“Rob was the very first Filipino American elected to the California State Legislature, and I know the community has been so proud of his accomplishment as a legislator…and (that he) will continue to inspire as California’s first Filipino American Attorney General,” she acknowledged, expressing confidence that “he will not be the last.”

“I am running as an ally to the Filipino American community, and if elected I will continue to support and uplift FilAm candidates across the state, and in particular, the next several legislative cycles as sitting legislators term out in 2024 and beyond.”

She decided to run for office now because “for too long, our East Bay communities have been locked out of equal opportunities, and I’m running to ensure Californians of all backgrounds get a fair shot.”

If she wins she would address school reopening, educational equity and homelessness/affordable housing and the issues that intersect these.

“We have to address homelessness head on by focusing on the root causes of the crisis, expanding mental health services, increasing non-congregate access and transitional housing,” she said, pledging to seek funding for local programs including “wraparound services it takes to lift our unhoused neighbors out of poverty.”

“As someone who faced housing insecurity as a child, I understand the urgency of keeping families in their homes and protecting tenants,” said Bonta, who moved 16 times in 13 years. “I will also support programs that assist first time home buyers so they have access to loans and other resources to make homeownership a reality.”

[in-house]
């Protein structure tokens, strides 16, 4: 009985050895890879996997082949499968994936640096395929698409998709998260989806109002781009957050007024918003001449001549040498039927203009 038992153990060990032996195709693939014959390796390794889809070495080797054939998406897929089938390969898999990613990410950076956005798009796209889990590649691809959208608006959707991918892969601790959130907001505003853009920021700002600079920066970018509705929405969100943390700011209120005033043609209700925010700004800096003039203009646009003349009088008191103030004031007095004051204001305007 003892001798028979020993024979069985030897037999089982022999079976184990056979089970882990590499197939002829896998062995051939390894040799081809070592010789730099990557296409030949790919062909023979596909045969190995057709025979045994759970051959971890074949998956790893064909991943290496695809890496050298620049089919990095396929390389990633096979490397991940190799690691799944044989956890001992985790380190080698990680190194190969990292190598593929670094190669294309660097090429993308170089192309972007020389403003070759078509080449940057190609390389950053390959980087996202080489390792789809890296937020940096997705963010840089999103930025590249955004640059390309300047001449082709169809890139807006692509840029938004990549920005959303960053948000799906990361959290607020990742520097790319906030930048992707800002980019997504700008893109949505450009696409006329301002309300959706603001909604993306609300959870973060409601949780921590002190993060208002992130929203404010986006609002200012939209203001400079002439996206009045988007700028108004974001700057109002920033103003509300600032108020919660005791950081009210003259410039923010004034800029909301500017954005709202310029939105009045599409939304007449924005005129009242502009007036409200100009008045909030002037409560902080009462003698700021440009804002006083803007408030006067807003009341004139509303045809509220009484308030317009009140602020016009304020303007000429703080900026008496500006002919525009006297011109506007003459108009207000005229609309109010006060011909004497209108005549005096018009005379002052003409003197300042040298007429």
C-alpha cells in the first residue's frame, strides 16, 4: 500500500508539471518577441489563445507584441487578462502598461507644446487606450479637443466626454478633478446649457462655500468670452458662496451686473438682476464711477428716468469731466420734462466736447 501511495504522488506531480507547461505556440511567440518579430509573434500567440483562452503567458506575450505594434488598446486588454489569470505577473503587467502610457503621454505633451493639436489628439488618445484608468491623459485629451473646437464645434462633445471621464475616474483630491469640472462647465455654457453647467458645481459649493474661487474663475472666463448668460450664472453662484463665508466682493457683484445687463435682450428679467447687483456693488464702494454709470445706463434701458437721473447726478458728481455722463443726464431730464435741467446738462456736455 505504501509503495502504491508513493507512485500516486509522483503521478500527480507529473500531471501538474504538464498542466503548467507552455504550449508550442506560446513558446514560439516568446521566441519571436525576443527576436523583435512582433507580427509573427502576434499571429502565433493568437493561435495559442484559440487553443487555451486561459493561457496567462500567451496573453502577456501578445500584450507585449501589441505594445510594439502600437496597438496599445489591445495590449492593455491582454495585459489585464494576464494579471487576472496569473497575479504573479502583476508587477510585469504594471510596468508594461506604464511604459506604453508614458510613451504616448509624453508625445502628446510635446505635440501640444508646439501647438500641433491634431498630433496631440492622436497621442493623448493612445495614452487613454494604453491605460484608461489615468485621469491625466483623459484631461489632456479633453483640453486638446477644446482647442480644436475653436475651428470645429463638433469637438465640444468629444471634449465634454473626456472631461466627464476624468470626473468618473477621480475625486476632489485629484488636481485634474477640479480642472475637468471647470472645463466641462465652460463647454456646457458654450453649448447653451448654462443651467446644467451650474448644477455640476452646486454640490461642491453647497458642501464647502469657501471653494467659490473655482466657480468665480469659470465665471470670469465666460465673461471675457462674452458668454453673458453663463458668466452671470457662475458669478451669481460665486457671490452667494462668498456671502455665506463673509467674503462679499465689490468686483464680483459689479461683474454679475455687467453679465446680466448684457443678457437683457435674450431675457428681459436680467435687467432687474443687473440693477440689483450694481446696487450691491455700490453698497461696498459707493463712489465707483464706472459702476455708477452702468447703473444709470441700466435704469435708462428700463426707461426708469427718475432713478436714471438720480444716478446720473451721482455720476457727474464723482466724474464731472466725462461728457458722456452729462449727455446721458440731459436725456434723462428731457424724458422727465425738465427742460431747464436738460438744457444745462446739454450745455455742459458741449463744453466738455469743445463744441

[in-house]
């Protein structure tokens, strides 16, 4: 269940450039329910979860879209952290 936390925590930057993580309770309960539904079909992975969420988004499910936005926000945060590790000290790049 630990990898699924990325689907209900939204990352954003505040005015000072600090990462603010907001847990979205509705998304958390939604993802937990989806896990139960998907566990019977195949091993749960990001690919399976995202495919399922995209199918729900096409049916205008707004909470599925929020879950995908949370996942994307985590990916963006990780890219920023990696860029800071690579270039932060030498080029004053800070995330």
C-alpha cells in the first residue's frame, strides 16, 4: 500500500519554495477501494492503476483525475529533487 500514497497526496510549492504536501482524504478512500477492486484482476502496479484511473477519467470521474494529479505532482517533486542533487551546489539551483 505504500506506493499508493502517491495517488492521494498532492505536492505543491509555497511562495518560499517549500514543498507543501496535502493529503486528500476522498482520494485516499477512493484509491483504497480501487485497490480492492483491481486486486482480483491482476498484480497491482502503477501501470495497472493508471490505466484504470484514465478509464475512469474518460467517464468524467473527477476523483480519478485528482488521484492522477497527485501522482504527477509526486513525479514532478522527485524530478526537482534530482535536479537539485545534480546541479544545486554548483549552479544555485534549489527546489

She has incumbents Fil-Ams in her camp:  El Cerrito Mayor Protem Gabriel Quinto, Daly City Council Member Ray Buenaventura, and retired Cerritos City Council Member Mark Pulido.  Unions have rallied behind her, including the California Teachers Association, CA School Employees Association, Equality California, and CA Firefighters Association.

U.S. Senator Alex Padilla, U.S. Rep. Barbara Lee, Alameda County Supervisor Nate Miley and Oakland City Council Member Noel Gallo have endorsed her.

Unsurprisingly, Mia Bonta is the frontrunner in the field, polling first and reportedly raising the most funds.

Someone who sets a high standard for representation and advocates for Filipino empowerment is all in for Bonta and not because of their relationship.

“We cannot afford to be nationalistic in these times of international solidarity across the wide range of justice issues,” Cynthia Arnaldo Bonta, Mia’s mother-in-law who had nurtured Rob Bonta’s passion and sensibilities, told Inquirer.net.  “This the time for an international world view in every single issue, be it racial, social, economic or environmental.”

The founder of Philippine National Day Association, a pioneer Fil-Am organization, aired caution.  “Let’s be careful with identity politics. Progressive values that lift the marginalized and vulnerable members of our local and global community should come first.”

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TAGS: California Assembly, local US politics, Mia Bonta